If you or a loved one is living with opioid dependence, you’re not alone. Millions of people develop addictions to this powerful class of drugs, and many such cases begin with legitimate opioid use. The sad truth is that while these drugs can function as powerful and effective painkillers, the dangers of opioids are also very significant. For information on effective opioid abuse treatment in the Hudson, Ohio, area, contact Ray Recovery at 888.598.6299 or by messaging us online.
What Are the Negative Effects of Opioids?
Opioids are a potent class of central nervous system depressants. While the term “opiate” refers to drugs like heroin, morphine, and codeine, which are derived from the poppy plant, “opioid” also encompasses variants made synthetically or semi-synthetically. A few examples of such opioids are fentanyl, oxycodone, hydrocodone, and tramadol.
While their specific effects vary, opioids all have the power to reduce physical sensations of pain by blocking the nerve impulses that normally convey it to the brain. They likewise have a substantial effect on the brain’s reward center. They increase the activity of the neurotransmitter dopamine and create strong feelings of pleasure or euphoria.
When used correctly in short-term courses to manage pain after, say, major surgery, opioids can be effective medicine. Their danger, however, lies in the fact that they have a very high addiction potential. They can easily become habit-forming because they so strongly modify the brain’s normal dopamine pathways. With relatively few uses, the brain effectively “forgets” how to manage its dopamine levels without the drug, and unpleasant side effects like cravings trigger the user to seek out ever more of the drug.
Beyond their potential to create patterns of addiction, opioids are also dangerous because of their effect on bodily processes. As central nervous system depressants, they can strongly reduce heart rate and blood pressure. In the case of overdose, this can lead to suffocation due to extremely shallow breathing and oxygen deprivation.
How to Recognize the Signs of Problematic Opioid Use
If you think you or someone you care about may have crossed over into problematic opioid use, getting help soon is crucial. Given the high potential for addiction and fatal overdose, it’s vital to recognize the signs of substance abuse disorders (SUDs) involving opioids early and seek help. Here are some indicators that clinical intervention may be needed:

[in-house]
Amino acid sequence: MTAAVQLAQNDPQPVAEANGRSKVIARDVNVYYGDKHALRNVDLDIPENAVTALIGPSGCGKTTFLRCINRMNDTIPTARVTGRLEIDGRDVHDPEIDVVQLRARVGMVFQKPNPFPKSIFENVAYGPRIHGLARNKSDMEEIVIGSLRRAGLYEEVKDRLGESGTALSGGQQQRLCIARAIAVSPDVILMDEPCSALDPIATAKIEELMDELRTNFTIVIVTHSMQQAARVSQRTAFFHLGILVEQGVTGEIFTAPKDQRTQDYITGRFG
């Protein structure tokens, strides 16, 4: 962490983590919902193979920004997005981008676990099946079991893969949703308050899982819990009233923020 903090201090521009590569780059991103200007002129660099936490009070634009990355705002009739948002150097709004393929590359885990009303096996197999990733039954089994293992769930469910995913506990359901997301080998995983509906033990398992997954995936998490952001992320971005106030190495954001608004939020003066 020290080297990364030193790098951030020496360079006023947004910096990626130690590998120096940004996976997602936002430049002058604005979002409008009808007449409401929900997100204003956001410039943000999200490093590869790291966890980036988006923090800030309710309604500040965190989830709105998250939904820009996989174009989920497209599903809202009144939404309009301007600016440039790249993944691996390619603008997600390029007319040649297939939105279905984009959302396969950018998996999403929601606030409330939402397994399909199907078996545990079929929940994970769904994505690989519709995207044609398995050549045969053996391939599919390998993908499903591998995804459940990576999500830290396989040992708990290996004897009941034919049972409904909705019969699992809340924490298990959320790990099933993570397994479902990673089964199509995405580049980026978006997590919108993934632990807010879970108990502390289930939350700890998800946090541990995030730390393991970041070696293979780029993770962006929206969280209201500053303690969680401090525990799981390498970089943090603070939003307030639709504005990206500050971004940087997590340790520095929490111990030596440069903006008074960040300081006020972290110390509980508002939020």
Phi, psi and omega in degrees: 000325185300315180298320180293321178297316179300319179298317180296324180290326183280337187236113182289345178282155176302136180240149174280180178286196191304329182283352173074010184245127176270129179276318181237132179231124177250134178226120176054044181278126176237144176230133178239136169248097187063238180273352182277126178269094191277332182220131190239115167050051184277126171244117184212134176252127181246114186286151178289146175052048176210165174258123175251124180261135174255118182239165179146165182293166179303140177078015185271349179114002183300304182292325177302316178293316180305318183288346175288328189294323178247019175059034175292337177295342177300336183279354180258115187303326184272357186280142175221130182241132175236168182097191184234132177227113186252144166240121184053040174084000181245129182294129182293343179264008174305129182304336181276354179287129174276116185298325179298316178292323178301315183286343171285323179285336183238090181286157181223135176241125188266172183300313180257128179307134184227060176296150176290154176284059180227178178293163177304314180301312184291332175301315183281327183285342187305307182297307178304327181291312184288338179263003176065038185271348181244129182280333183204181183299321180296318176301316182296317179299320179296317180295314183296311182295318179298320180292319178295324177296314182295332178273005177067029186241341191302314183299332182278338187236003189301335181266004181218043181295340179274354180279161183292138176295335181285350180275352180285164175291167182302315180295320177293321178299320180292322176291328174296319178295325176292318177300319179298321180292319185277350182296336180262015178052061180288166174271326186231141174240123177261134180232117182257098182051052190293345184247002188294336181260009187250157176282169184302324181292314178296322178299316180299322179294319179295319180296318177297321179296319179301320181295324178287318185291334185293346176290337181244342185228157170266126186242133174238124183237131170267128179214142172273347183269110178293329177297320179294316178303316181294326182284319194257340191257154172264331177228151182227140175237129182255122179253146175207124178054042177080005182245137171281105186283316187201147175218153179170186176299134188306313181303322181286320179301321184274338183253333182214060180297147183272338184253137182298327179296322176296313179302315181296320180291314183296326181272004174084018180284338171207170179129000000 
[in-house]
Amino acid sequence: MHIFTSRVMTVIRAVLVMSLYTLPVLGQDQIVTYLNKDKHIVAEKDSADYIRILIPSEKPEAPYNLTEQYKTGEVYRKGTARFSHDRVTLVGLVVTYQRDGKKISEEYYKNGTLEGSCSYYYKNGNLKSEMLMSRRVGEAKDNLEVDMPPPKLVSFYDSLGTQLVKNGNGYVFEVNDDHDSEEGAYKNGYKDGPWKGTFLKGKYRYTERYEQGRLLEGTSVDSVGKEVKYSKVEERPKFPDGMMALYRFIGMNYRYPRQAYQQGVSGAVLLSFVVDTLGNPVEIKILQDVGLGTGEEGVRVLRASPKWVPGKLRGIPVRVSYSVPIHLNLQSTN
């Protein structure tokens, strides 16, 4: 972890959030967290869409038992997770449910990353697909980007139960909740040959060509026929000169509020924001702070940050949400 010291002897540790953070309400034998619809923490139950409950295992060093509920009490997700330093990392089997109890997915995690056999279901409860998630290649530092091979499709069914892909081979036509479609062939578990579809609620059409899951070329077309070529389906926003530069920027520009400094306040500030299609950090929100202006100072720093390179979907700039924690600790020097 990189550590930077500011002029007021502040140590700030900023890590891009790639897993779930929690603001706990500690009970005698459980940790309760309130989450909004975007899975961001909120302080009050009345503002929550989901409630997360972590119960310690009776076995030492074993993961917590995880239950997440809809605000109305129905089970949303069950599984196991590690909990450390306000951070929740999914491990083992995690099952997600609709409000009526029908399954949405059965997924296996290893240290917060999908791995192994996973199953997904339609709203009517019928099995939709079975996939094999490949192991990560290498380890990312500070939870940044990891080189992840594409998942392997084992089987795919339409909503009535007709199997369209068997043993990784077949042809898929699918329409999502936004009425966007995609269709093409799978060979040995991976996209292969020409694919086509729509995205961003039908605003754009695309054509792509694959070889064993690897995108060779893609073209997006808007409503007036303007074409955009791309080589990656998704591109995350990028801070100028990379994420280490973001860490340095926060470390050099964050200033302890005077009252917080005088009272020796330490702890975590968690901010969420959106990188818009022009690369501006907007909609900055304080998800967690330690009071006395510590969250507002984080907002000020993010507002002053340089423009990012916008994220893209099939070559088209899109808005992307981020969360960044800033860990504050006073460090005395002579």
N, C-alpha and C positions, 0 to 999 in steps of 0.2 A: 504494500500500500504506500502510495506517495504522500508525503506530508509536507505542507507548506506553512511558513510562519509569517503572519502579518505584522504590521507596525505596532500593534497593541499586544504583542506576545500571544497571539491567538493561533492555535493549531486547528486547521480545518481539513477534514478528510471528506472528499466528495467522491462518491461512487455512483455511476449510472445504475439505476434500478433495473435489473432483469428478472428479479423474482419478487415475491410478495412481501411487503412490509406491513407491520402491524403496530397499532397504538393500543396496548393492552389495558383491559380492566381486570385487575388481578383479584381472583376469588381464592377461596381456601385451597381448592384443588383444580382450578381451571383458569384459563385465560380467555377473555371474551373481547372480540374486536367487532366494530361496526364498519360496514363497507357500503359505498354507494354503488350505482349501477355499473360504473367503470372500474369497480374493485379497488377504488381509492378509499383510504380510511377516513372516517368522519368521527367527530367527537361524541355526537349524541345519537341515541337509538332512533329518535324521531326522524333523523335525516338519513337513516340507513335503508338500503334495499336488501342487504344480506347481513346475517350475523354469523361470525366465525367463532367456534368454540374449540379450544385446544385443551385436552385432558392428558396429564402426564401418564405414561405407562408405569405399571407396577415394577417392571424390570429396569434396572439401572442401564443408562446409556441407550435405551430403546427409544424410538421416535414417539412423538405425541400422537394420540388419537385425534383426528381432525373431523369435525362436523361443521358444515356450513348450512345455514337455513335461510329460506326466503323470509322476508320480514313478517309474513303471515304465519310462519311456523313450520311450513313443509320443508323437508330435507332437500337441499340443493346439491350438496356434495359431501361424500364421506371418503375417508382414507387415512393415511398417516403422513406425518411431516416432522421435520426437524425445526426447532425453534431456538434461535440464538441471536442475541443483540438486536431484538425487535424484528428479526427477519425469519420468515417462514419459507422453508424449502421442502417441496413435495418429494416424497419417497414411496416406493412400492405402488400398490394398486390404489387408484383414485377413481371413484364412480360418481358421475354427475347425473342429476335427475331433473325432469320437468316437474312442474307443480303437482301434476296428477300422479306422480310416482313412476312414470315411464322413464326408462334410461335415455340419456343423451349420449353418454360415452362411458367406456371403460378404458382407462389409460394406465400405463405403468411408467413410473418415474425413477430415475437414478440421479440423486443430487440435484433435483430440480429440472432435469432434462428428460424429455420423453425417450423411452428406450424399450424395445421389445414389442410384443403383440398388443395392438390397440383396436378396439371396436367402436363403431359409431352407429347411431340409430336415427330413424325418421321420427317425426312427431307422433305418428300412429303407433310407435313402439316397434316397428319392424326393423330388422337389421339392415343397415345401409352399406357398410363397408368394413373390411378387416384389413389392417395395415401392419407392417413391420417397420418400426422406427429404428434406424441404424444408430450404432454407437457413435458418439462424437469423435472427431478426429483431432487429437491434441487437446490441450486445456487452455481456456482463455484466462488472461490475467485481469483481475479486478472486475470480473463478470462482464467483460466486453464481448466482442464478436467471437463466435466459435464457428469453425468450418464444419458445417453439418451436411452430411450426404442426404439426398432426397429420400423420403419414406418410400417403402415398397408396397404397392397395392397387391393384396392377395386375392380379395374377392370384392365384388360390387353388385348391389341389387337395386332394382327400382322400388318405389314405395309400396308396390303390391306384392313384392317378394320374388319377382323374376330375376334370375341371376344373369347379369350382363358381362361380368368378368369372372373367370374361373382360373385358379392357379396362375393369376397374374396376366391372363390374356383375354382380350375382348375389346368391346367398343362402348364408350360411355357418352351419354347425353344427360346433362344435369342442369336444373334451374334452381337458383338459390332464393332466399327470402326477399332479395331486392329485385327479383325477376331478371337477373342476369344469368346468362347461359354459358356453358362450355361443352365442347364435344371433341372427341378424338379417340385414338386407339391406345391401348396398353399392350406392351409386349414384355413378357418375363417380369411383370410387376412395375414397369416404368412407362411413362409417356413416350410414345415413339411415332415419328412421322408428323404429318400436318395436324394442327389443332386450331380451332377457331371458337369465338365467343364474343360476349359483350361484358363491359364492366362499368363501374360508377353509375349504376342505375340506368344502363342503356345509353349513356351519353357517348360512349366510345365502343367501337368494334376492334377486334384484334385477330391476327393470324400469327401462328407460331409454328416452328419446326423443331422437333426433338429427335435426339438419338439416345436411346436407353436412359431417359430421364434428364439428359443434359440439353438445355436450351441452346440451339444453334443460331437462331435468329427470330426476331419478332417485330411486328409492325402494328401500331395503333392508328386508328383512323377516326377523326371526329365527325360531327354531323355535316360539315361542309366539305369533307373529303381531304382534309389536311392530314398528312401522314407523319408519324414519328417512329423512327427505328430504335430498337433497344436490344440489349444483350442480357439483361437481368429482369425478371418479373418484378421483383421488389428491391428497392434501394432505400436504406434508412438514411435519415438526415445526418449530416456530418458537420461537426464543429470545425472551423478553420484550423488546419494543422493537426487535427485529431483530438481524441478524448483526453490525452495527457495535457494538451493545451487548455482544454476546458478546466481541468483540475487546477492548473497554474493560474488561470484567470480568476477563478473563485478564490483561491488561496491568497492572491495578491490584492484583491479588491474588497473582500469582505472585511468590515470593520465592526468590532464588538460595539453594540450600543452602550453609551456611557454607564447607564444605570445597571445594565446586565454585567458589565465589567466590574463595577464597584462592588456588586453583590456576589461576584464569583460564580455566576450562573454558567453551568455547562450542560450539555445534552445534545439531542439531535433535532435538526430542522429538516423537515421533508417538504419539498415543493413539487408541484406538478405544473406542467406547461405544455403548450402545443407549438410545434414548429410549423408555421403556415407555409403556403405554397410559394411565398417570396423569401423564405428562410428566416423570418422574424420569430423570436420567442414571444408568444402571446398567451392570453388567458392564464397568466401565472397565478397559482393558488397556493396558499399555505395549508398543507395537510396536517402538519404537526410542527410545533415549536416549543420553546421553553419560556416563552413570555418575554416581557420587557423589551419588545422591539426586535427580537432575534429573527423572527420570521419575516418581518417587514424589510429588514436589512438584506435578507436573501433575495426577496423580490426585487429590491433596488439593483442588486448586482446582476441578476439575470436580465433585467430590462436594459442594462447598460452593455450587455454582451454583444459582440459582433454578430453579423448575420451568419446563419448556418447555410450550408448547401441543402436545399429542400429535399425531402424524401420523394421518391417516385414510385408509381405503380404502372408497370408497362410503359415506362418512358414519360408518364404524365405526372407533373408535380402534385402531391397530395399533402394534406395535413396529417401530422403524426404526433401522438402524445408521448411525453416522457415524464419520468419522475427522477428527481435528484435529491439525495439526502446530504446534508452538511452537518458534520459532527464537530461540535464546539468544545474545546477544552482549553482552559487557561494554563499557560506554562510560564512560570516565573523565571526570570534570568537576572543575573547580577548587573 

- You have chronically low energy, experience mental fog, and may struggle to stay awake.
- Rapid weight loss and appetite decrease have occurred.
- You’re significantly less interested in sexual activity than you used to be.
- Professional and social activities that used to be important to you are much less so.
- You engage in dishonest behavior to ensure you keep getting access to opioids. This may include “doctor shopping” to get more than one prescription or stealing another’s pills.
- Flu-like symptoms such as nausea or vomiting are present.
- Your skin has a blue or purplish tint, your heart rate is faint, and you are often cold.
- You’re experiencing financial problems due to a fixation on getting your next batch of opioids, possibly at the expense of working or attending to other duties.
- Relationships are suffering due to neglect or behavior altered by drug use.
If you or someone you care about is exhibiting some or all of these signs, don’t wait to get help. While opioids like fentanyl get a lot of attention in the media, even prescriptions that may seem harmless can sometimes lead to problematic usage. Getting a professional opinion is invaluable in determining the most effective way to ensure addictive drugs don’t take over your life.
Learn More About Opioid Dangers and Effective SUD Treatment at Ray Recovery Now
Remember that if you’re living with a substance use disorder like opioid dependence, effective treatment is available to you. With medically monitored detox, individual mental health counseling, peer support, and other interventions, your chances of lasting recovery are high. To learn more about such treatments in Ohio, call Ray Recovery at 888.598.6299. You can also speak with a caring member of our team by sending us a message online.